Skip to main content

Thank you for visiting You are using a browser version with limited support for CSS. To obtain the best experience, we recommend you use a more up to date browser (or turn off compatibility mode in Internet Explorer). In the meantime, to ensure continued support, we are displaying the site without styles and JavaScript.

The Nagoya Protocol could backfire on the Global South

Regulations designed to prevent global inequalities in the use of genetic resources apply to both commercial and non-commercial research. Conflating the two may have unintended consequences for collaboration between the Global North and biodiverse countries in the Global South, which may promote global injustice rather than mitigate it.

Access options

Rent or Buy article

Get time limited or full article access on ReadCube.


All prices are NET prices.


  1. 1.

    Cock, M. Nature 467, 369 (2010).

    Article  Google Scholar 

  2. 2.

    Comizzoli, P. & Holt, W. V. Reprod. Fertil. Dev. 28, 1145–1160 (2016).

    CAS  Article  Google Scholar 

  3. 3.

    Jinnah, S. & Jungcurt, S. Science 323, 464–465 (2009).

    CAS  Article  Google Scholar 

  4. 4.

    Martinez, S. I. & Biber-Klemm, S. Curr. Opin. Environ. Sustain 2, 27–33 (2010).

    CAS  Article  Google Scholar 

  5. 5.

    Schindel, D. E. Nature 467, 779–781 (2010).

    CAS  Article  Google Scholar 

  6. 6.

    Schindel, D. E. & du Plessis, P. Nature 515, 37 (2014).

    CAS  Article  Google Scholar 

  7. 7.

    Medaglia, J. C. in International Environmental Law and the Global South (eds Alam, S. et al.) 192–213 (Cambridge Univ. Press, Cambridge, 2015).

  8. 8.

    Gross, T. National Study on ABS Implementation in Brazil (ABS Capacity Development Initiative, 2014);

  9. 9.

    Study to Analyse Legal and Economic Aspects of Implementing the Nagoya Protocol on ABS in the European Union (Institute for European Environmental Policy, 2012);

  10. 10.

    Dedeurwaerdere, T., Melindi-Ghidi, P. & Arianna, B. Environ. Sci. Policy 55, 1–10 (2016).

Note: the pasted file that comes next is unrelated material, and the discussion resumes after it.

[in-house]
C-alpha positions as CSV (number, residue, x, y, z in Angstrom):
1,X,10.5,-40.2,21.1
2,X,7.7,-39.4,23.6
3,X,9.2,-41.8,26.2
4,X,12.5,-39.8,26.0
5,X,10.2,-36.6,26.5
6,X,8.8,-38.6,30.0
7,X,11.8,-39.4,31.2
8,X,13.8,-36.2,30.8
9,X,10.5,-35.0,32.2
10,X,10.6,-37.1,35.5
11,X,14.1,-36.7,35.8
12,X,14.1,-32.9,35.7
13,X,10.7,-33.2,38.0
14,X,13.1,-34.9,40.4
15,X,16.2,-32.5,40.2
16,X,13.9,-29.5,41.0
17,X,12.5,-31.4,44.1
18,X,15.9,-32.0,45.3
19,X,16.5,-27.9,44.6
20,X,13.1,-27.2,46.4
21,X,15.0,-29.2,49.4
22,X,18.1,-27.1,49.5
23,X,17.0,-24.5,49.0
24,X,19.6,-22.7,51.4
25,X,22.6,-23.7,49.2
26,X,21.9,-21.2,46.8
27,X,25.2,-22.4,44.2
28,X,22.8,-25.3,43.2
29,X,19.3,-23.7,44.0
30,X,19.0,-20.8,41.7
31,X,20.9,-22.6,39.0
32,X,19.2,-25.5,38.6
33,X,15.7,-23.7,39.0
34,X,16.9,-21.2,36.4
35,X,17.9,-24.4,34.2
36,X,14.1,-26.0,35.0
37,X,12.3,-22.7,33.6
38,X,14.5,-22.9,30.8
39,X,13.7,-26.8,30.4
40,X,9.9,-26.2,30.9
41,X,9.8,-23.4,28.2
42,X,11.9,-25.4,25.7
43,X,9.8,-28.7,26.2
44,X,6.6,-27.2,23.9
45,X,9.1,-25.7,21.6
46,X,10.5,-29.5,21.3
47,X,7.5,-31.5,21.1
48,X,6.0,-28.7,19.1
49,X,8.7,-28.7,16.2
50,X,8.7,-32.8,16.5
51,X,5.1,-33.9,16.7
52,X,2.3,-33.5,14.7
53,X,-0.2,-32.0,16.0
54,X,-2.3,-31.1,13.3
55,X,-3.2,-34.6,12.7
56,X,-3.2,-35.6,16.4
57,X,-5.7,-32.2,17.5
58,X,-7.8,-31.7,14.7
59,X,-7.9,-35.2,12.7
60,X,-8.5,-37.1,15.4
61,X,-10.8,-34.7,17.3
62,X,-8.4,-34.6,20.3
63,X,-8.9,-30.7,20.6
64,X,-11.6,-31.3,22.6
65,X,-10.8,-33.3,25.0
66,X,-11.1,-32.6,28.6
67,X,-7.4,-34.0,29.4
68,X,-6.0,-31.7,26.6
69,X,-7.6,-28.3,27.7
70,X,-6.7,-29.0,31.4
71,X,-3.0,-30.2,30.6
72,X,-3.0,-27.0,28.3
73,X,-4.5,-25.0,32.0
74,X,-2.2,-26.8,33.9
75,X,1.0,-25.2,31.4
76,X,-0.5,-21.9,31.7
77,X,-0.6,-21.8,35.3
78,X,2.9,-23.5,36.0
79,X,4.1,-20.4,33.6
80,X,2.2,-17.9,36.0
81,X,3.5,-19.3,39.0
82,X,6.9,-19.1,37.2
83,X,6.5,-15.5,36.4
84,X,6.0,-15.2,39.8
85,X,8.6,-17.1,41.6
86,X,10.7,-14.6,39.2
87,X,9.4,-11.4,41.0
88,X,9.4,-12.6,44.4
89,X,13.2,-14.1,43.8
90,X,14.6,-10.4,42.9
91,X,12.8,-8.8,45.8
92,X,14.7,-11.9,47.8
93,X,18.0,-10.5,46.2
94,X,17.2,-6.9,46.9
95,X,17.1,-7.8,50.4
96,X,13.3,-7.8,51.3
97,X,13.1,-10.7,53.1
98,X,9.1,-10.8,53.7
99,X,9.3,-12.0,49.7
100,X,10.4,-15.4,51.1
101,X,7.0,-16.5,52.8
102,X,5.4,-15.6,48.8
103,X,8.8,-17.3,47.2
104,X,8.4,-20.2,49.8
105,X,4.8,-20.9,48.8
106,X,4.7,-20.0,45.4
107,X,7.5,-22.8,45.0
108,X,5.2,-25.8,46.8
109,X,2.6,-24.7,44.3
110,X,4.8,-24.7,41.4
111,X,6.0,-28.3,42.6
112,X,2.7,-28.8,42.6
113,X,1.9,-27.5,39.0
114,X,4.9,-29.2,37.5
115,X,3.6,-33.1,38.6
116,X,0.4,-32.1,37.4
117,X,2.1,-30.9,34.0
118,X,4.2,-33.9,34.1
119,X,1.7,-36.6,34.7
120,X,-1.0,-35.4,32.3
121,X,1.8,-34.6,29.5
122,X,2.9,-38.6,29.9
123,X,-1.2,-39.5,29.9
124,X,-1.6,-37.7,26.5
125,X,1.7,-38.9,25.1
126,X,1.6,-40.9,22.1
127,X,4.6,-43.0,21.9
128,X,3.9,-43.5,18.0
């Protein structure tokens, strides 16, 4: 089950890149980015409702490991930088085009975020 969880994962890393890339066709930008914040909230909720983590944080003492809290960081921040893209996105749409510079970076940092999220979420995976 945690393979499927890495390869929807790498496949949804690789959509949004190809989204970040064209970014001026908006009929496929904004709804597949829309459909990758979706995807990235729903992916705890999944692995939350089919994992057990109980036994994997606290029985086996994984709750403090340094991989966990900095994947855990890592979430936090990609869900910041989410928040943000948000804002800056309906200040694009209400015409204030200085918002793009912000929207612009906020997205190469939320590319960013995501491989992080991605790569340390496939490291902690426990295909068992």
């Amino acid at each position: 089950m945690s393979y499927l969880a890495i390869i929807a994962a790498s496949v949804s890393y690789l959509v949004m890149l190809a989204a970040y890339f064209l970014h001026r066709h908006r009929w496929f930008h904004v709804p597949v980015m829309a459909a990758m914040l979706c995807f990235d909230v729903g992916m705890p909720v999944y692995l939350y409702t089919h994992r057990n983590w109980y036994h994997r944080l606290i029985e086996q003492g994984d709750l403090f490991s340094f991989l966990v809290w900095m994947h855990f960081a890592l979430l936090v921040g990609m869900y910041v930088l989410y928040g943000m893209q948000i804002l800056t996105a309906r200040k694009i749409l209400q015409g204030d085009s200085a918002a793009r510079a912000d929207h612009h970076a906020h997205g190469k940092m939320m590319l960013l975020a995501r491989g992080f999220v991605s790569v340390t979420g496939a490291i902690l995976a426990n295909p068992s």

Article  Google Scholar 

  11. 11.

    KFPE A Guide for Transboundary Research Partnerships 2nd edn (Swiss Commission for Research Partnerships with Developing Countries, 2014);

  12. 12.

    Biber-Klemm, S. & Martinez, S. I. in Research and Development on Genetic Resources—Public Domain Approaches in Implementing the Nagoya Protocol (eds Chege Kamau, E. et al.) 175–180 (Routledge, London, 2015).

  13. 13.

    Pogge, T. in World Poverty and Human Rights (ed. Pogge, T.) 202–221 (Polity Press, Cambridge, 2002).

  14. 14.

    Bleisch, B. & Schaber, P. Weltarmut und Ethik (Mentis, Paderborn, 2007).

  15. 15.

    Nijar, G. S., Louafi, S. & Welch, E. W. Int. Environ. Agreem. 17, 607–621 (2016).

    Article  Google Scholar 

Download references


We thank C. Schauz and S. I. Martinez for comments on the manuscript. This work was supported by the UZH Research Priority Program on ‘Global Change and Biodiversity’. F.A. was also supported by the Swiss National Science Foundation (grant number PP00P3_150698).

Author information



Corresponding author

Correspondence to Anna Deplazes-Zemp.

Ethics declarations

Competing interests

The authors declare no competing interests.

Rights and permissions

Reprints and Permissions

About this article

Verify currency and authenticity via CrossMark

Cite this article

Deplazes-Zemp, A., Abiven, S., Schaber, P. et al. The Nagoya Protocol could backfire on the Global South. Nat Ecol Evol 2, 917–919 (2018).

Download citation

Further reading


Quick links

Nature Briefing

Sign up for the Nature Briefing newsletter — what matters in science, free to your inbox daily.

Get the most important science stories of the day, free in your inbox. Sign up for Nature Briefing